For a while now, there has seemed to be an increase in the use of the prefix geo. I remember being a bit annoyed about it – I’d be reading some random news article and the author would talk about “geoblocking” or “geofencing” or – help us – “geolocation”. I realised my annoyance stemmed from the fact that the terms were often used in the wrong context, or that the author seemed to misunderstand their definitions.
That’s different now. Over the past few weeks, I’ve been learning how to use ESRI’s GeoEvent Extension for ArcGIS for Server (could that name be any longer?). I’m learning how to set up a geofence to geoblock end users based on their geolocation (ha!).
While I will elaborate more on my adventures with GeoEvent in another post, a couple of other things have happened over the past two months which have led me to rethink my stance on what I do. The nature of my work as a GIS Technician on the Enterprise GIS team requires me to be good at a number of different things, including things which aren’t strictly GIS. That’s fine – I love doing it, and I enjoy determining what the best combination of technologies would be to solve a particular problem.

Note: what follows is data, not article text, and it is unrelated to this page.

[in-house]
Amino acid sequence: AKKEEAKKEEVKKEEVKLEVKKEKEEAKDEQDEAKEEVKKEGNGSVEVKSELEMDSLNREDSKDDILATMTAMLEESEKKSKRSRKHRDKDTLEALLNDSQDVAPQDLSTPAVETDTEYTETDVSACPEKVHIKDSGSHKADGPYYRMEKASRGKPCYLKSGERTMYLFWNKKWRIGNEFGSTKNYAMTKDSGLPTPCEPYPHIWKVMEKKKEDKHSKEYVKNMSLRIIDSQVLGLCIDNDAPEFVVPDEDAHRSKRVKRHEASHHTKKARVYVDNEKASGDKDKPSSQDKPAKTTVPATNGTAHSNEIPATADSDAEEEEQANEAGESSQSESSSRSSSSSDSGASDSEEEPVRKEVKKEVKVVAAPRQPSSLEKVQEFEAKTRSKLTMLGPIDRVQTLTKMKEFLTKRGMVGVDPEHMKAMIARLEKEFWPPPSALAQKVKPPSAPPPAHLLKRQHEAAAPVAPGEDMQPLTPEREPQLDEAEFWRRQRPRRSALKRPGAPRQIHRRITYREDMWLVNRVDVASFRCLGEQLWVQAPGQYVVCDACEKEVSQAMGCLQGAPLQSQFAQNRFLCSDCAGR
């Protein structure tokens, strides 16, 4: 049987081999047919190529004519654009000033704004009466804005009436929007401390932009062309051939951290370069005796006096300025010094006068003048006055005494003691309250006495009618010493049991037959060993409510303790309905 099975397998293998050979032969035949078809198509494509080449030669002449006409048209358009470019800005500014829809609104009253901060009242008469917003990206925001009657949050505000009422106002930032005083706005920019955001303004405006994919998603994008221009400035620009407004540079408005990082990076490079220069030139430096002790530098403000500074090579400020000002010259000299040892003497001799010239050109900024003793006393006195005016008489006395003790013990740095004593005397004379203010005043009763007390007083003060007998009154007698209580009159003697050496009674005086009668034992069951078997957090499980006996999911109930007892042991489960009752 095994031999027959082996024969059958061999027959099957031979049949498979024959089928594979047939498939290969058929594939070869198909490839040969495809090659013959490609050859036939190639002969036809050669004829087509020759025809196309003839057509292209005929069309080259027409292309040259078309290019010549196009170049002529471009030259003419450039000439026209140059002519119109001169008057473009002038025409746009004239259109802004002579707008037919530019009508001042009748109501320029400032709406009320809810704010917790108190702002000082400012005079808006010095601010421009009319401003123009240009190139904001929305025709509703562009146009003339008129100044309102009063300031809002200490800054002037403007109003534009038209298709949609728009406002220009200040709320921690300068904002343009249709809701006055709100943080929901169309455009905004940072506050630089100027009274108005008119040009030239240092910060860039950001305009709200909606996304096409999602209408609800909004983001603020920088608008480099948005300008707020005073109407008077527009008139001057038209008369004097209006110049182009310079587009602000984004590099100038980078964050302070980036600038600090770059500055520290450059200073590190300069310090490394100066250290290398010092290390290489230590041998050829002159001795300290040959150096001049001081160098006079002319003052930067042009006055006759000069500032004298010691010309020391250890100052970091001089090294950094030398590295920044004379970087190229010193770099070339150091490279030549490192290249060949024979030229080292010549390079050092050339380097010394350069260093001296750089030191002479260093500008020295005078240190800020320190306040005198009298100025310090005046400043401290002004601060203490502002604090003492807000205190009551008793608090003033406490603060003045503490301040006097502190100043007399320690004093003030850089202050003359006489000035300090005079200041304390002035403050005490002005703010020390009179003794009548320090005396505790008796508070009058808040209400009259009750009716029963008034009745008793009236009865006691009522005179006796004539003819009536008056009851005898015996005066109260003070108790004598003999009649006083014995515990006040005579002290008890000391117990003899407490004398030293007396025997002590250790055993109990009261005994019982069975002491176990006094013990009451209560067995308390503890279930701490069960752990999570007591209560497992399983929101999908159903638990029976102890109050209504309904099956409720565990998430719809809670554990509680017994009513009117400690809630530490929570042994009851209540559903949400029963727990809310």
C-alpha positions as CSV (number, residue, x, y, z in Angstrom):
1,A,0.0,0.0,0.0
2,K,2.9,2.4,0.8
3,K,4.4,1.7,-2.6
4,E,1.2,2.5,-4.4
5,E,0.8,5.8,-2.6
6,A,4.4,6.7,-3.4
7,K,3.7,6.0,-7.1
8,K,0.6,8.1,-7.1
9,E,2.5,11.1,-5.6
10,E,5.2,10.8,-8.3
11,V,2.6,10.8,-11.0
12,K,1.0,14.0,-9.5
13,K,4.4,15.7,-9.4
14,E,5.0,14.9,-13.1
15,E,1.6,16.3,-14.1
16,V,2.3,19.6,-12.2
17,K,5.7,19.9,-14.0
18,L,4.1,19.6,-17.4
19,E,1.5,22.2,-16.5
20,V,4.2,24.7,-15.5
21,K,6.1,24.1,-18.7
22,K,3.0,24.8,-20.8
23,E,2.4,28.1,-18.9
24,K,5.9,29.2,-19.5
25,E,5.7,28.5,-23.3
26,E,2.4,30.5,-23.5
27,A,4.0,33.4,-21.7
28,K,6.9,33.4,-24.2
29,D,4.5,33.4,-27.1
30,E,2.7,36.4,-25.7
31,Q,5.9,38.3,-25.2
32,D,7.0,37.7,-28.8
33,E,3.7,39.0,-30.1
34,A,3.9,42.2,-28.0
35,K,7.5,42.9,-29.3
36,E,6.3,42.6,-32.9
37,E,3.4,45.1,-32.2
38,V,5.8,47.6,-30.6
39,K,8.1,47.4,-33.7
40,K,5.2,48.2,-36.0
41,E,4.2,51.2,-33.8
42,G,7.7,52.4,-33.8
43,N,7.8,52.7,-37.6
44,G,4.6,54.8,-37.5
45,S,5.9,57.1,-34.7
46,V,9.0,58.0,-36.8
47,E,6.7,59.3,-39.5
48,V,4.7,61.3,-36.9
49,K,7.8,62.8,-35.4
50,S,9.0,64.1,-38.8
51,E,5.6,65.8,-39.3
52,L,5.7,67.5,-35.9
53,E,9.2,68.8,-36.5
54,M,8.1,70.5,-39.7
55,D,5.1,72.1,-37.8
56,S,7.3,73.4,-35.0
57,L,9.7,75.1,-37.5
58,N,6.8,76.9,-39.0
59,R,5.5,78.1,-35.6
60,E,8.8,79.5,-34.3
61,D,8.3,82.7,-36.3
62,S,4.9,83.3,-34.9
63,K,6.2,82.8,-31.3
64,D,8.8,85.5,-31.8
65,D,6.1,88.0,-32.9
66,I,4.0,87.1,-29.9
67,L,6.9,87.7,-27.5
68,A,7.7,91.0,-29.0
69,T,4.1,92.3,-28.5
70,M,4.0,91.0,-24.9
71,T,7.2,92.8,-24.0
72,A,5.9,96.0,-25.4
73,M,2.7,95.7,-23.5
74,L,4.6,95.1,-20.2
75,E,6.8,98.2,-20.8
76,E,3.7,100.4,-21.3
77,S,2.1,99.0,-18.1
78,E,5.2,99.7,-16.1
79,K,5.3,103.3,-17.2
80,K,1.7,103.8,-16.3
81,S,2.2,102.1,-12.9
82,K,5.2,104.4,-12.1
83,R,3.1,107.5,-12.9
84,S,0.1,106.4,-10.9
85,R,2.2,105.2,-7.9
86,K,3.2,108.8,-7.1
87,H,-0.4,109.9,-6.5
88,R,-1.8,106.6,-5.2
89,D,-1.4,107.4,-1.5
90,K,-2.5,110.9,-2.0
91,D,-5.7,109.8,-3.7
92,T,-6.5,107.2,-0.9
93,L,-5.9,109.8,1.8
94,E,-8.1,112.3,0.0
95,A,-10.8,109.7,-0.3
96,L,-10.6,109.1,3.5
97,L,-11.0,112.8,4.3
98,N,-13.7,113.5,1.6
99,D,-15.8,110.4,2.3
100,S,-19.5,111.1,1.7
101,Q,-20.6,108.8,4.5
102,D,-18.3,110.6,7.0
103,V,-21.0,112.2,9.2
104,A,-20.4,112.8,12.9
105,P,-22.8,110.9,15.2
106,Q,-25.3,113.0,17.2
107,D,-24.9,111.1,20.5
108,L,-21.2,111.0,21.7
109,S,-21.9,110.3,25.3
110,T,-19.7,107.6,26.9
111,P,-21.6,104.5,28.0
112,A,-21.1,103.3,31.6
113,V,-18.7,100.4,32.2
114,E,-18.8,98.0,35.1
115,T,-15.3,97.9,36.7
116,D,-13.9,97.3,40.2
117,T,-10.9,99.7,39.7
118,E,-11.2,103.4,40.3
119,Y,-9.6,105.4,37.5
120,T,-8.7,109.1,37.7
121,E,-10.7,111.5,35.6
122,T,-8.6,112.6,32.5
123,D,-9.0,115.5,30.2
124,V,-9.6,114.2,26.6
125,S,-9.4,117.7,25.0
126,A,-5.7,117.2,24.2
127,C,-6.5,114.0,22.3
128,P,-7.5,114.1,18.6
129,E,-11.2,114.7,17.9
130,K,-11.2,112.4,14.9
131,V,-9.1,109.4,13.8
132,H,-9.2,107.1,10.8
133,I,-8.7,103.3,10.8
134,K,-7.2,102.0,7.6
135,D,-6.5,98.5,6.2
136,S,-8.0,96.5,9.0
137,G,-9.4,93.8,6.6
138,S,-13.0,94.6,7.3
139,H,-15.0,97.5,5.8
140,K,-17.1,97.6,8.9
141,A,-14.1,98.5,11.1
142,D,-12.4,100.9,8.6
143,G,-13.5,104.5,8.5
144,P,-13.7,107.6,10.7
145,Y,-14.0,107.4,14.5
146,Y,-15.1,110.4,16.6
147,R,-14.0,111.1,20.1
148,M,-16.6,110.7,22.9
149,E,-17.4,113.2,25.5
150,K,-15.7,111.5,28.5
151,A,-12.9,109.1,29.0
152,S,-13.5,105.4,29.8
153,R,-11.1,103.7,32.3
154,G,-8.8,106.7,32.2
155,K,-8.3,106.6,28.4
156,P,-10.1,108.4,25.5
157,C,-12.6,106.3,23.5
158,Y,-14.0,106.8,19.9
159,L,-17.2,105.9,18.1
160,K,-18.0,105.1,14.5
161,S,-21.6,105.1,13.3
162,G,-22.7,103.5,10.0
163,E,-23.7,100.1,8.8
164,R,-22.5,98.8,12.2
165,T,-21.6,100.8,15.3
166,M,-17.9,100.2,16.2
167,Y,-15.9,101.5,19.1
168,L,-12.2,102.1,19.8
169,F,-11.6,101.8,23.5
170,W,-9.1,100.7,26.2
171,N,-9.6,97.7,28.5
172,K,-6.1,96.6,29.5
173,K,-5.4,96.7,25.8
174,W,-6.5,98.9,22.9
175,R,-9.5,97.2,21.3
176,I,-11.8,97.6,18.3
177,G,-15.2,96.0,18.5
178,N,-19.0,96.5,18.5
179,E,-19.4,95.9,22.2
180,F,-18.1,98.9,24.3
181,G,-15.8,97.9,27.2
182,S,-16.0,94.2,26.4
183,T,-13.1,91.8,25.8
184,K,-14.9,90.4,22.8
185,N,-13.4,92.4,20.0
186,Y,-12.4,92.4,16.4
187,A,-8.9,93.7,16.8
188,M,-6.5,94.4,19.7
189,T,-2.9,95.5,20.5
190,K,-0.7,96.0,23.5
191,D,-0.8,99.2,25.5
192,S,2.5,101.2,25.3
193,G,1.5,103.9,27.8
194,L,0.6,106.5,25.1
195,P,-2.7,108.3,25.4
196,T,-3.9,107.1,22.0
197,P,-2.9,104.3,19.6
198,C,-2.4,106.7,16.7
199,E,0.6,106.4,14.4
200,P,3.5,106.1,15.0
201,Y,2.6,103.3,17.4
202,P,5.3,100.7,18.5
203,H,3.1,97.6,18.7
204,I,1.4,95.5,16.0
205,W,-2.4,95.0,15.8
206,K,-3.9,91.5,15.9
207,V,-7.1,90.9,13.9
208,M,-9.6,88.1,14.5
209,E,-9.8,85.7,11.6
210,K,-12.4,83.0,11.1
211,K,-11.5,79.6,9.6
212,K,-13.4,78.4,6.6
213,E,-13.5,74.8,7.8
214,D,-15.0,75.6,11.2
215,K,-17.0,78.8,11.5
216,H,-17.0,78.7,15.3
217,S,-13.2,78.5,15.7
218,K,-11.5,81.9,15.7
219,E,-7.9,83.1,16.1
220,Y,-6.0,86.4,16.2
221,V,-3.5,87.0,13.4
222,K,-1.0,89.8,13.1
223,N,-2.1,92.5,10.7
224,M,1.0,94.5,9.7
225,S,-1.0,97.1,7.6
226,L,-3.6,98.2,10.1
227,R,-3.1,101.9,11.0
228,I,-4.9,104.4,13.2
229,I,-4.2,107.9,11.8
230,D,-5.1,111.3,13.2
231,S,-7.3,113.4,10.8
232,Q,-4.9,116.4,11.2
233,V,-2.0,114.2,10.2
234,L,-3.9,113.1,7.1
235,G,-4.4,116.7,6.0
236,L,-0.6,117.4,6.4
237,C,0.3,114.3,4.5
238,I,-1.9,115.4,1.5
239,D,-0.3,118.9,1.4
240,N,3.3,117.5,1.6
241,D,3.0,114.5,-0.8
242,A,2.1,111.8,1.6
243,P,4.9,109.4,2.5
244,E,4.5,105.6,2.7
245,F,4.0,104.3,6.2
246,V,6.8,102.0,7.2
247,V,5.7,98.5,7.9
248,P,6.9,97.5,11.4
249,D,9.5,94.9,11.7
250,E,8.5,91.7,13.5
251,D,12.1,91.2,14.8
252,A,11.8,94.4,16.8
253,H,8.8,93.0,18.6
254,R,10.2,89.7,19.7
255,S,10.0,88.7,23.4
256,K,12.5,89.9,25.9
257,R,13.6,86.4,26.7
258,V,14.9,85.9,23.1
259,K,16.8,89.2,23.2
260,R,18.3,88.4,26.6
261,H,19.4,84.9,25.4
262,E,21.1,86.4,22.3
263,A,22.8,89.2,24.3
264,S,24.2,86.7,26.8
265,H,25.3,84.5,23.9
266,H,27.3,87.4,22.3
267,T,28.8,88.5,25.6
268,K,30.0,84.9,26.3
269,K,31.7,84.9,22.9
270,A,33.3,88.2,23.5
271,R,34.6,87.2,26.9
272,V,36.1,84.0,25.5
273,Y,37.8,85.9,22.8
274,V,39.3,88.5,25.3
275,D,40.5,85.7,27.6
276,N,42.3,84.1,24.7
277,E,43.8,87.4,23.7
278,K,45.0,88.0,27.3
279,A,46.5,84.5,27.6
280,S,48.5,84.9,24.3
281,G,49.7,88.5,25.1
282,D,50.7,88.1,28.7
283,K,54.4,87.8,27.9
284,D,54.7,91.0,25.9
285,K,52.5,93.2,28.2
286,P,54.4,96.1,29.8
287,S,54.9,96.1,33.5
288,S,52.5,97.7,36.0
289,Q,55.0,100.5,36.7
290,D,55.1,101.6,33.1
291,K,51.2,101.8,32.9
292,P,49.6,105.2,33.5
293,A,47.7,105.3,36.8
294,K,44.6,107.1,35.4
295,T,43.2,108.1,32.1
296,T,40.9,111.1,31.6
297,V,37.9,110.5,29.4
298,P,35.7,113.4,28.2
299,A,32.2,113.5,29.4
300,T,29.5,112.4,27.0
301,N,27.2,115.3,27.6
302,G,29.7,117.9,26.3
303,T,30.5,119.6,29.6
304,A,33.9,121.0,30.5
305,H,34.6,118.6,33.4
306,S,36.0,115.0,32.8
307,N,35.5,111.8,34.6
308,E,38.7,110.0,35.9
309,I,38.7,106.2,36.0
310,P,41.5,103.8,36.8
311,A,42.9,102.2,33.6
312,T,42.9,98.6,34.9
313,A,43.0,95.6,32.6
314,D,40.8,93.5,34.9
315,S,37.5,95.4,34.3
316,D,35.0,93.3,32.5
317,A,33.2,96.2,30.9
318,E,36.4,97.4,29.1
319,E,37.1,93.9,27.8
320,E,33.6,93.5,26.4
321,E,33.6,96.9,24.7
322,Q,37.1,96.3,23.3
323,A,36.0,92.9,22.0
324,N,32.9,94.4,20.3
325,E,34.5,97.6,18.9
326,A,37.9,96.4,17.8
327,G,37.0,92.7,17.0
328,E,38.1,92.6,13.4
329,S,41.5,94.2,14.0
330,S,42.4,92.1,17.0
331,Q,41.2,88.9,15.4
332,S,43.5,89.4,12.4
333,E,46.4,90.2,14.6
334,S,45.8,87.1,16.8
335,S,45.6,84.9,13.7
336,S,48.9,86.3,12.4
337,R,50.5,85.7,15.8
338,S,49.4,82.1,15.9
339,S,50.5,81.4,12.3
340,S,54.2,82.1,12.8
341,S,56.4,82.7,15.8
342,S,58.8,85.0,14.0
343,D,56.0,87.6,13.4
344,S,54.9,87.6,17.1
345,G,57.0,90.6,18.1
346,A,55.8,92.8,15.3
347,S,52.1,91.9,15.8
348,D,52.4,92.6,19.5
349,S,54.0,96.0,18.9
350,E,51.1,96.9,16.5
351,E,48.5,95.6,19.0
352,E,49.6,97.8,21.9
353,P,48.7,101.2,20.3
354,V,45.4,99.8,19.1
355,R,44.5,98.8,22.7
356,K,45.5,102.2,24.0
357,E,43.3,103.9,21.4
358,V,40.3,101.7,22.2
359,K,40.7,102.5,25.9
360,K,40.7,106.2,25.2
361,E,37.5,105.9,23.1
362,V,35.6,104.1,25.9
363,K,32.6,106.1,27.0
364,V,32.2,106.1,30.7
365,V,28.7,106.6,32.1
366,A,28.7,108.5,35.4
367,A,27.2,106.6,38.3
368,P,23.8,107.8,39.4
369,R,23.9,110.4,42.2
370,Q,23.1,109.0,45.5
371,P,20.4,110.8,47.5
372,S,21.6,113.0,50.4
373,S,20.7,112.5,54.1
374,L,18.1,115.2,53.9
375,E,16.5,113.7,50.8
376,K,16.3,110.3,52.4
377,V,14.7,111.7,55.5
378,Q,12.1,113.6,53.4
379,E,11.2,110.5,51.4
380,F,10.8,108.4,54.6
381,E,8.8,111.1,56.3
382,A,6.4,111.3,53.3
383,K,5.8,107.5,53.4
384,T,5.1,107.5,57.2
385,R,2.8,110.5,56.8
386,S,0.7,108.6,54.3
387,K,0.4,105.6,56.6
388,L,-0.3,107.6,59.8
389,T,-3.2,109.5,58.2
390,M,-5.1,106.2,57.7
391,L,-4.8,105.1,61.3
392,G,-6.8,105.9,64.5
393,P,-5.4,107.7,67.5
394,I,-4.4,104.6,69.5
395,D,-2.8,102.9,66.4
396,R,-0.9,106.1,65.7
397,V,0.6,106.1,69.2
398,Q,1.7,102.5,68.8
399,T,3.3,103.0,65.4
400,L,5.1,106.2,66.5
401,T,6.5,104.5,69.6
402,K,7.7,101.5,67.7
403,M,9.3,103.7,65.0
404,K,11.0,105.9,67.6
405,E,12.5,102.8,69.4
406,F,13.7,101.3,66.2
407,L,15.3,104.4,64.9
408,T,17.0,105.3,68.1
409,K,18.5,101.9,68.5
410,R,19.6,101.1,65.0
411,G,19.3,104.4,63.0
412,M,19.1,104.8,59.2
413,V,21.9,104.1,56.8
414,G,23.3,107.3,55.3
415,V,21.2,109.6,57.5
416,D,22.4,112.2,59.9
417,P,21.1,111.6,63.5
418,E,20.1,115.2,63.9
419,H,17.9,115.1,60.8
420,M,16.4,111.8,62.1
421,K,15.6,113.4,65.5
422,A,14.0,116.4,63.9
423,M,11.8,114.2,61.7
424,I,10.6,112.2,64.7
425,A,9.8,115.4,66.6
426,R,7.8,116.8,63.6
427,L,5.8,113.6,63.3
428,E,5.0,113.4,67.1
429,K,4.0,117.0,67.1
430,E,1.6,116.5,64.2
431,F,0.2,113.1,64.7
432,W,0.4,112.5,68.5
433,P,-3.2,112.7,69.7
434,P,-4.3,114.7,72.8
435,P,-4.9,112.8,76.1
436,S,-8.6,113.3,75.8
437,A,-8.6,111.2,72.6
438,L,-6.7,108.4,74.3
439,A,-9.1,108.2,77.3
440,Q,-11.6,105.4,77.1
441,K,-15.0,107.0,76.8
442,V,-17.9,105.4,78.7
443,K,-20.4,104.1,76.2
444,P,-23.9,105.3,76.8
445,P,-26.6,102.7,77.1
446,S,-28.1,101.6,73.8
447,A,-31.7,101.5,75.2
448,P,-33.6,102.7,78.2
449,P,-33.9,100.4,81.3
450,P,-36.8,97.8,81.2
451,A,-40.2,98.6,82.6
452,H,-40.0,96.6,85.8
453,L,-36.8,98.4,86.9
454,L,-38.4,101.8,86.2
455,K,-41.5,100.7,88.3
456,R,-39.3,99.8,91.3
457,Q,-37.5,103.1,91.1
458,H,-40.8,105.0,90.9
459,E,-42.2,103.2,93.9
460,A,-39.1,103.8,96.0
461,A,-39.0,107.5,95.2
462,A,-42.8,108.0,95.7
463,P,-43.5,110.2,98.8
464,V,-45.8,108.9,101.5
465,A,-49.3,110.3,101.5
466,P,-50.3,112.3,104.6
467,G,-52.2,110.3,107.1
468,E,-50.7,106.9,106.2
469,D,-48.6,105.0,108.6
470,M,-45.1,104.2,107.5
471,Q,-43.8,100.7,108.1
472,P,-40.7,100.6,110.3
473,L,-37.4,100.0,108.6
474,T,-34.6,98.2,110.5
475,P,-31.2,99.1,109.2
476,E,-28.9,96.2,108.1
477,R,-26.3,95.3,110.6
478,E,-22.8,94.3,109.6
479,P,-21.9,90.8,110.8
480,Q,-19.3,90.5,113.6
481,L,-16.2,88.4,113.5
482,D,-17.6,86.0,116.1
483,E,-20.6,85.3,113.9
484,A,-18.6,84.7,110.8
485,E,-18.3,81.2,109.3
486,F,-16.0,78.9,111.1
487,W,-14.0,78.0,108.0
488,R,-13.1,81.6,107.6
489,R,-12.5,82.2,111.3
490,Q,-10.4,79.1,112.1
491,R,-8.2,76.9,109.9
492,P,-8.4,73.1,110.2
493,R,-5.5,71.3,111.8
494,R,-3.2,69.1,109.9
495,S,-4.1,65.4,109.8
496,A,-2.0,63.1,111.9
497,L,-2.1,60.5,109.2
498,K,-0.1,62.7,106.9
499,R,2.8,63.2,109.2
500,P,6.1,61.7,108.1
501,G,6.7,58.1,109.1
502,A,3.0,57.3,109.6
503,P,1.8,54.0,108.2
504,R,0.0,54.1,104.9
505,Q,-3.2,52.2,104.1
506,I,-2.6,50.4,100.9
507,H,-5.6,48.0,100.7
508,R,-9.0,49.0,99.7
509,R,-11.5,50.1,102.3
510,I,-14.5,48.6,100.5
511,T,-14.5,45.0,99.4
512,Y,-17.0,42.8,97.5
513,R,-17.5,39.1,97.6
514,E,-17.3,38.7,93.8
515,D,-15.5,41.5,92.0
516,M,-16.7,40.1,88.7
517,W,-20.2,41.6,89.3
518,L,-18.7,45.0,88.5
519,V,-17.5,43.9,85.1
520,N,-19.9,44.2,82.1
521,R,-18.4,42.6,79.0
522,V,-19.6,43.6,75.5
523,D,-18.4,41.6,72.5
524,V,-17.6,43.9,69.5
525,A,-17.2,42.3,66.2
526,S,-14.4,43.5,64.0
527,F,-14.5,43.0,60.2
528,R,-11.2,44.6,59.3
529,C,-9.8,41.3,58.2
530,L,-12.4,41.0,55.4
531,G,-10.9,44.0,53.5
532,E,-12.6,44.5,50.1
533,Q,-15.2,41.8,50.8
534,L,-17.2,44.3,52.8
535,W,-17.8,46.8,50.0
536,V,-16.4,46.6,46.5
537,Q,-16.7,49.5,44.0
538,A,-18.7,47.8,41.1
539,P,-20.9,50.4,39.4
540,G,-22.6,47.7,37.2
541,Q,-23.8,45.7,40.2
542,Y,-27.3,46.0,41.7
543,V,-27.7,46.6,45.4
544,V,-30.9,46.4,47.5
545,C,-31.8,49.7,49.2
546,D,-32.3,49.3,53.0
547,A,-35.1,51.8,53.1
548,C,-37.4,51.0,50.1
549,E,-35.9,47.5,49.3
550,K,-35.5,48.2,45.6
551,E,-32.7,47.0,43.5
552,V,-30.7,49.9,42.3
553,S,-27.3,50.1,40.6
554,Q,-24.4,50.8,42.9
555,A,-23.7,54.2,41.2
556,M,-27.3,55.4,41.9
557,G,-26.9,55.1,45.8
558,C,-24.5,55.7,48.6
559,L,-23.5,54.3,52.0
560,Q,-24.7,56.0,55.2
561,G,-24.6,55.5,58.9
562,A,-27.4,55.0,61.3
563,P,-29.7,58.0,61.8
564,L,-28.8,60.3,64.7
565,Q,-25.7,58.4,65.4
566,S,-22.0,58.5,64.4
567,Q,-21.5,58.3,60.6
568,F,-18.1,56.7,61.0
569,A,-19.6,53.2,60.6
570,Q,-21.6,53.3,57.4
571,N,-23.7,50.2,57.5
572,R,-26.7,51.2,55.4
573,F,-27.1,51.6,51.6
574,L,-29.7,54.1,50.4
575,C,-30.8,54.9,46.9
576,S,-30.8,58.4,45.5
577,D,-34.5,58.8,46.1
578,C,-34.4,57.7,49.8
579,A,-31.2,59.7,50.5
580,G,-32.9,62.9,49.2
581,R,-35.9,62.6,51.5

However, there is one particular aspect of my work which is a continuous challenge, which constantly forces me to adapt, learn, research, and improve my skills in it everyday, because there is always something new. Programming. Specifically, programming for GIS, although lately I have been stepping outside of that arena as part of a side project.
Geodeveloper (n): A developer who specialises in, and focuses on, programming specifically for use within the GIS/Geoinformatics field.